Four months ago David Lammy walked through the aftermath of the August riots in Tottenham - 'each footstep meeting with the crunch of broken glass, bricks and debris... passed charred remains of two police cars and a double-decker bus'. While David Cameron remained on holiday, a visibly shaken Lammy issued a statement denouncing the violence and defending his constituents. His address became one of the defining images of the summer riots.
Out of the Ashes is his attempt to give the period its defining analysis. Now that enough time has passed for newspapers to conduct investigations and politicians to write books, the process of sifting through our reactions and reasoning to what happened has began. Where on one side Cameron talks about 'feral youth' and 'criminality: pure and simple', on the other liberal sections of the media try to lay the blame at the door of the police and government cuts.
Lammy goes far deeper than this. With the riots an ever-present (and disturbing) reference point, he explores Britain’s failure to adapt properly to 'two revolutions... the social liberalism of the 1960s... and the free market revolution of the 1980s' which together, he says, have created a 'hyper-individualistic culture' in which selfishness reigns and civic pride is a distant memory.
Absent fathers (something New Labour 'were wrong in pretending didn’t matter'), minimum wage jobs that afford people no dignity (he worked in KFC himself where 'no one looks you in the face when they order'), a lack of proper social housing and Britain's archaic prison system are all cited as part of the crucible that led to the events of August.
His solutions are products of bold liberal thinking designed to reinforce conservative values. Prison sentences, for example, should be divided into two periods: punishment, followed by rehabilitation that includes proper mentoring and socialisation. This, he believes, will reduce the numbers of those who re-offend.
He sympathises with Cameron’s ‘Big Society’ but believes it isn’t ambitious enough. Why, he asks, shouldn’t big businesses be forced to give all employees a financial stake in profits, helping to rebuild the idea of an honest day’s work as a cause for pride? It's a welcome attempt to find solutions to social problems in the private as well as public sector, something he criticises Cameron for avoiding.
By presenting his policy ideas in an accessible and methodical way, Lammy takes Cameron’s vague vision for a more caring, responsible society and reappropriates it for the left. In doing so he manages to articulate a far more compelling antidote to the ‘me-generation’ than the Prime Minister has so far, while also explaining that other Conservative buzz-term - 'Broken Britain' - with a clarity and empathy absent from the rhetoric of his political opponents.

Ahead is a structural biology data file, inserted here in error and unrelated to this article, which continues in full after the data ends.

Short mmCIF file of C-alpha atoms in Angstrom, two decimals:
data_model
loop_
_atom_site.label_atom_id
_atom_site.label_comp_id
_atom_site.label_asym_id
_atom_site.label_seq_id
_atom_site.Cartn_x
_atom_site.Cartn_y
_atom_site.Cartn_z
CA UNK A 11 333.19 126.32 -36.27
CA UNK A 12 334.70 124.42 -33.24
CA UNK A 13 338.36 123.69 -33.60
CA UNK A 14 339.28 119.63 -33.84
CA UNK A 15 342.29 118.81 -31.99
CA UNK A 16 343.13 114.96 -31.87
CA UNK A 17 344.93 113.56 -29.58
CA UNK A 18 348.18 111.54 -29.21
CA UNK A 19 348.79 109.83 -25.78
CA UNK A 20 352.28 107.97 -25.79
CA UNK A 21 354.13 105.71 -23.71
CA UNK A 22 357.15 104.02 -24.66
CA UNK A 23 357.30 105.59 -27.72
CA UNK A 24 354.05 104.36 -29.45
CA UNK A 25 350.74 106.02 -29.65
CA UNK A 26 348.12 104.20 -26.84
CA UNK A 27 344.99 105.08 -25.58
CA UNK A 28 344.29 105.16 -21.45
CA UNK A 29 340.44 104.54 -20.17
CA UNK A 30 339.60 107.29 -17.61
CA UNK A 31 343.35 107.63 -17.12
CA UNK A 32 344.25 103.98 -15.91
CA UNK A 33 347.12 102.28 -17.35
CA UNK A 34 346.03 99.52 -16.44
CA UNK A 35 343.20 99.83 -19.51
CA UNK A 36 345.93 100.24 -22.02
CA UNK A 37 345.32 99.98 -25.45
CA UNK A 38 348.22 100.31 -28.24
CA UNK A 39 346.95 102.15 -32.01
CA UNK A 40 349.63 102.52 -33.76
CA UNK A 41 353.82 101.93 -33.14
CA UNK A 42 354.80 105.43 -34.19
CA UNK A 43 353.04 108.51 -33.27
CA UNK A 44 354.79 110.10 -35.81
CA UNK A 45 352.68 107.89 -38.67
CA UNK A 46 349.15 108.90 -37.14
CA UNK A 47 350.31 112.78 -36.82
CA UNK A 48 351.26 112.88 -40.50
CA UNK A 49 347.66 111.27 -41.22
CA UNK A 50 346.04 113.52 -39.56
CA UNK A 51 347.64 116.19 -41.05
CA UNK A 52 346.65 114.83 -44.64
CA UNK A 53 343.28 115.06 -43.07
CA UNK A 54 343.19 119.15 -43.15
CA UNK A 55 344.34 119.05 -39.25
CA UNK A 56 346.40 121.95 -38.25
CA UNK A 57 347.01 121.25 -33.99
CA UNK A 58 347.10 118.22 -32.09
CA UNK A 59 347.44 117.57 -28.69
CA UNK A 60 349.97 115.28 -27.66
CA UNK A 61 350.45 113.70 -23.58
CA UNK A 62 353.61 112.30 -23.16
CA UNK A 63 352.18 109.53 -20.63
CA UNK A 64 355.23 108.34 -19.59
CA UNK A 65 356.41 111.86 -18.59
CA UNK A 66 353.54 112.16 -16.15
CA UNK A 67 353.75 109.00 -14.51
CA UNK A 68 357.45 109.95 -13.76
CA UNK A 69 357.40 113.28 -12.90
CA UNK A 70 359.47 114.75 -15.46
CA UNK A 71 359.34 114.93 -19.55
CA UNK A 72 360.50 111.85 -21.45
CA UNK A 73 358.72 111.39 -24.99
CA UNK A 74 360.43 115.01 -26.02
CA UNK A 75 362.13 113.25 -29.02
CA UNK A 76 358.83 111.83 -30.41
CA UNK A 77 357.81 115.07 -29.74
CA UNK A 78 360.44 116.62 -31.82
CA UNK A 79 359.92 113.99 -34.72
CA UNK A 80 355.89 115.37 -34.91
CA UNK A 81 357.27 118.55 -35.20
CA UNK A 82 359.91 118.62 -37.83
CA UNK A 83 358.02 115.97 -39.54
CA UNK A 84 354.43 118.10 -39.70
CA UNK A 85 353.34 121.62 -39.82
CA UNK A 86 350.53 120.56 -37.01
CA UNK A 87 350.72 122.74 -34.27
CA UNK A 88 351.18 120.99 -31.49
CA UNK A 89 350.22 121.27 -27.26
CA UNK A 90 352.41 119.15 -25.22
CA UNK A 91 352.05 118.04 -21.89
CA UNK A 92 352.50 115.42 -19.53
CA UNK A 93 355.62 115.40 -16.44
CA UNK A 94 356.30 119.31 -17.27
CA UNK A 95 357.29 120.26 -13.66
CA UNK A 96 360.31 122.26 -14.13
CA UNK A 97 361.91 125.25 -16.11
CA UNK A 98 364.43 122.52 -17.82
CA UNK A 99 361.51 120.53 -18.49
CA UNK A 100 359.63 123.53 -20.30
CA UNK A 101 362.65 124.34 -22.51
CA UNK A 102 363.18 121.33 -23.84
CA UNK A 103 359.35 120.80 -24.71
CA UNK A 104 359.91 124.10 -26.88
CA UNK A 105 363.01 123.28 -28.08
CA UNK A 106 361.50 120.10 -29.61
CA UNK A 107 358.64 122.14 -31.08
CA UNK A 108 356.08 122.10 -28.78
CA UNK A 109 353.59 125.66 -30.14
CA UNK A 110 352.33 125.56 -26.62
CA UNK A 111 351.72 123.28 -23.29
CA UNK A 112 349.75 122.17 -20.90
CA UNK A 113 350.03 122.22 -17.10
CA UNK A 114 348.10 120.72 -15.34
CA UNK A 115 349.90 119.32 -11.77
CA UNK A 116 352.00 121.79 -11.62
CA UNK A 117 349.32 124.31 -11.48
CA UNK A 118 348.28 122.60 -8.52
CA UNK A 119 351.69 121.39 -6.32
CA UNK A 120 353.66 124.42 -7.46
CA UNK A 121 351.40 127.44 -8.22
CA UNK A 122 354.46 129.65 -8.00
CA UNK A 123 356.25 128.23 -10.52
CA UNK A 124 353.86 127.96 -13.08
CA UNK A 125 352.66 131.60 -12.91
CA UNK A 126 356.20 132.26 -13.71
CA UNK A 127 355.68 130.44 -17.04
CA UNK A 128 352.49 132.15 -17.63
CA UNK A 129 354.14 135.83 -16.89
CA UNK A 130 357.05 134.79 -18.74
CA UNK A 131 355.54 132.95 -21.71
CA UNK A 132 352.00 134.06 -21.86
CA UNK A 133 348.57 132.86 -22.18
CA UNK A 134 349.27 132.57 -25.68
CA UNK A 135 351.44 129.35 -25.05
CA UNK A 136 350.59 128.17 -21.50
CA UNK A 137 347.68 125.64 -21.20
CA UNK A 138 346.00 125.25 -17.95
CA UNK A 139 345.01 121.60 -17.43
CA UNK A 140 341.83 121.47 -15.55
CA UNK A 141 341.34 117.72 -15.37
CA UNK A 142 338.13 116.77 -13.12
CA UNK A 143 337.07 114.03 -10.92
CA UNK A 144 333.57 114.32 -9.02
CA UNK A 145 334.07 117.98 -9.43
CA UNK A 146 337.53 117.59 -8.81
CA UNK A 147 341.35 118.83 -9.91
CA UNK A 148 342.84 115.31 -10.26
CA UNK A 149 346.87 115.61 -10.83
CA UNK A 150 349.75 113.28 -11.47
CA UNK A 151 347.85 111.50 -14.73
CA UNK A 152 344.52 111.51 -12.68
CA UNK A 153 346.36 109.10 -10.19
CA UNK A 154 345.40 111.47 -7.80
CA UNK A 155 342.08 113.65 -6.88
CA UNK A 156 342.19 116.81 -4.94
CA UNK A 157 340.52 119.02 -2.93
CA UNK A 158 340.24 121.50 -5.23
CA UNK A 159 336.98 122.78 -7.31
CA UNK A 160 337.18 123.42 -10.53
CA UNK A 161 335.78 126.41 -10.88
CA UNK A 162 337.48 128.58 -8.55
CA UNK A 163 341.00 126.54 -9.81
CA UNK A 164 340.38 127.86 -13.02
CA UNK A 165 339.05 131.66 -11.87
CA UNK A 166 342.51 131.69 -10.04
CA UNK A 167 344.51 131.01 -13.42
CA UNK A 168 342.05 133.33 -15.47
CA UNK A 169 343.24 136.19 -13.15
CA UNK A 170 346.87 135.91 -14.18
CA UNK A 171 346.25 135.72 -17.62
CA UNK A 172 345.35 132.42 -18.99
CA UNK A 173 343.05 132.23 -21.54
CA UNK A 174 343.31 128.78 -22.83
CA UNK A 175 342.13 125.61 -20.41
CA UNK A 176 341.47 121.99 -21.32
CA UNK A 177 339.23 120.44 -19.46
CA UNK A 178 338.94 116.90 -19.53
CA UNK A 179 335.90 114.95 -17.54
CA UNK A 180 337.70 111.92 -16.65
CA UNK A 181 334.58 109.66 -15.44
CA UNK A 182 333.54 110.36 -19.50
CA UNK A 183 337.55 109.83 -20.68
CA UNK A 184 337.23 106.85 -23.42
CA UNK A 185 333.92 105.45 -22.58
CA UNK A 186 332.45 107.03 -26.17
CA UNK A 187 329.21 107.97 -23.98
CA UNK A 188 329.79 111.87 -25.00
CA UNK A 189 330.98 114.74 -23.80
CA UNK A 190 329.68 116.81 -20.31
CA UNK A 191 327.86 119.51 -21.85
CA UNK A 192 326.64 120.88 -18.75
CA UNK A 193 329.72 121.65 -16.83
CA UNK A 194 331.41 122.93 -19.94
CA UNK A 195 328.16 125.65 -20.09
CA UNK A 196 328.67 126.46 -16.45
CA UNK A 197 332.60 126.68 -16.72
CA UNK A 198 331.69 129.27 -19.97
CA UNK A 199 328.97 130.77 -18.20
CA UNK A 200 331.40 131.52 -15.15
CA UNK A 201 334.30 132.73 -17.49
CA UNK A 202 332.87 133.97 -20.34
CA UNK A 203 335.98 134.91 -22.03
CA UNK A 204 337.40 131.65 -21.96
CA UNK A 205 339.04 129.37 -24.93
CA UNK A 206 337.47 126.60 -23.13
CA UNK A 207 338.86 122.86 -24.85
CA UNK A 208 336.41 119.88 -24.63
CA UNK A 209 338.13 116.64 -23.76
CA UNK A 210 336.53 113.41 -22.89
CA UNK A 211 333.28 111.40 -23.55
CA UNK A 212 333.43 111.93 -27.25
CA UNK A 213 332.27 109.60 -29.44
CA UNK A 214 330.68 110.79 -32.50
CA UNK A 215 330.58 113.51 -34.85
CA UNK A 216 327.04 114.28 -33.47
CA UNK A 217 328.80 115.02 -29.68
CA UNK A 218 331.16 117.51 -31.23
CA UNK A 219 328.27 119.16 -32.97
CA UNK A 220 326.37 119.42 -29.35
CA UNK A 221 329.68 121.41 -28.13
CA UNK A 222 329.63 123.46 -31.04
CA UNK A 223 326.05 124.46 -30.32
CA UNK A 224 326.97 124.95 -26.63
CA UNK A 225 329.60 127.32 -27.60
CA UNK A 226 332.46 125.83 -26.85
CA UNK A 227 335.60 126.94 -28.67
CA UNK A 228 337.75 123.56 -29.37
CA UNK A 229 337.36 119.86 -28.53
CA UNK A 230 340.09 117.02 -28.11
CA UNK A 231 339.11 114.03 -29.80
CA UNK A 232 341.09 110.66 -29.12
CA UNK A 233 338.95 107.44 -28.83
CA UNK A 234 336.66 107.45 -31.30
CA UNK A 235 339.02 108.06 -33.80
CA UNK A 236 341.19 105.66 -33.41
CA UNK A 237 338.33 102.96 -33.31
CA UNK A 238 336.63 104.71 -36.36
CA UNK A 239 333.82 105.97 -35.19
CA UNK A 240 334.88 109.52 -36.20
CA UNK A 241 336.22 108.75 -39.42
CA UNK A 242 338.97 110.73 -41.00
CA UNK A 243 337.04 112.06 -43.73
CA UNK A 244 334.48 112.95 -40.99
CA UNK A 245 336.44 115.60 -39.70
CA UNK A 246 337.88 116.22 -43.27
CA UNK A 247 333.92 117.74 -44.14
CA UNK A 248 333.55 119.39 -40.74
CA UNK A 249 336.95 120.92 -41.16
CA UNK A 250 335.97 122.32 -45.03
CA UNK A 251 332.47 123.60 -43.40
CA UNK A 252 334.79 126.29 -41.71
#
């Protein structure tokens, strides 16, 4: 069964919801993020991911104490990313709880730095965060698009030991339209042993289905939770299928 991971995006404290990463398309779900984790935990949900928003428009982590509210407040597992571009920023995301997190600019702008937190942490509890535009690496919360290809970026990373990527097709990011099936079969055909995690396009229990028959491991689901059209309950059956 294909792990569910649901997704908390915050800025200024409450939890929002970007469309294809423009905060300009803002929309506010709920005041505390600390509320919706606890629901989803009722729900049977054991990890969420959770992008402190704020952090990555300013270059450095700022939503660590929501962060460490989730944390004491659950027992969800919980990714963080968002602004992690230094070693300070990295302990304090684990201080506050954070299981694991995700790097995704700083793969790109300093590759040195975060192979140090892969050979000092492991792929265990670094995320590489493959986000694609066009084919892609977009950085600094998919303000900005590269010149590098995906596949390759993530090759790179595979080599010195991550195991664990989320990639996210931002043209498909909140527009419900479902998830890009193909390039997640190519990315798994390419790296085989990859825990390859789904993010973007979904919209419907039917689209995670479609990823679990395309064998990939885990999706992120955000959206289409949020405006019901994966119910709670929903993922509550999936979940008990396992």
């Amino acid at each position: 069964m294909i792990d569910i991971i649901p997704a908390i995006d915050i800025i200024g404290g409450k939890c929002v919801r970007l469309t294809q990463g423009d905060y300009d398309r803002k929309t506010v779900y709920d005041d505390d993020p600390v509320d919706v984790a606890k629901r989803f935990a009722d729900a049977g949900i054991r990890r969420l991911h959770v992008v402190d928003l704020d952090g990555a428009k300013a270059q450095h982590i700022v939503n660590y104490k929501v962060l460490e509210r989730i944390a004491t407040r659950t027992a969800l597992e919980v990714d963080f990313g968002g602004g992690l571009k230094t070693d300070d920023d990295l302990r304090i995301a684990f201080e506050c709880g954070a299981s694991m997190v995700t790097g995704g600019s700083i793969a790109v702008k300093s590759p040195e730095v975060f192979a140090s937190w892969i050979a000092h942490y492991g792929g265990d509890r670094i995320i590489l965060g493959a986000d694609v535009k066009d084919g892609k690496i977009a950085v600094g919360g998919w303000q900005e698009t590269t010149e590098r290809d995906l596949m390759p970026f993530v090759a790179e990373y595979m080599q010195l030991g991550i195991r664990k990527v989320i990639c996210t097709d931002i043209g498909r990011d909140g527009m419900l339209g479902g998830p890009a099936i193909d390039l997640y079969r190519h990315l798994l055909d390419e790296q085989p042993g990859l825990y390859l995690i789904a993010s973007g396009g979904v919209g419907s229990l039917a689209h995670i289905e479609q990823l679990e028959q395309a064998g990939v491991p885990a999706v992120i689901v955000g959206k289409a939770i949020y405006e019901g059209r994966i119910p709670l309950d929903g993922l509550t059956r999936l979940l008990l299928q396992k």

Out of the Riots is also part-memoir and Lammy uses his own background growing up in a broken home in the area he now represents to illuminate these wider problems. These passages contain some of the book's finest writing - such as when he recalls sitting in his father’s taxidermist amongst bottles of chemicals and papier-mache mouldings ‘‘watching his hands bring this menagerie to life, and his broad, bright-white-toothed smile” as satisfied customers leave his shop.
Later, the recession of the 80s robs his father of this business and he starts drinking heavily, becoming ‘a broken figure’. “As his business lost its way” writes Lammy “so too did he.” These references to the ways in which his own father both failed and was failed by the state - as well as the voices of his constituents and his obvious love for Tottenham - give Out of the Ashes a welcome human touch.
The only disappointment here is that, despite ostensibly being about the riots, Out Of The Ashes feels like it's arrived too late. People have felt the erosion of community values and dangerous sense of disillusionment among Britain’s youth for a long time. The Labour boom years - or even during David Cameron’s early incarnation as a ‘caring’ Tory - would have been better periods to press arguments like these.
As it is, with the population resigned to a bleak years of austerity measures and more worried about where and how deep they’ll feel the spending axe swing, building a better Britain with a series of experimental reforms to public services is something of a hard sell, even with the threat of further riots on the horizon. Whatever we make of Tory cuts, more years of New Labour-style spending is an equally terrifying prospect to many of us.
Not that this should detract from what is easily the most compelling and rational response to the events of August to come out of any direction so far. Out Of The Ashes is full of ideas and insight, and presents a politician with a genuine understanding of the difficulties and fears of the people he represents - a quality we're going to need as much of as possible in the years ahead.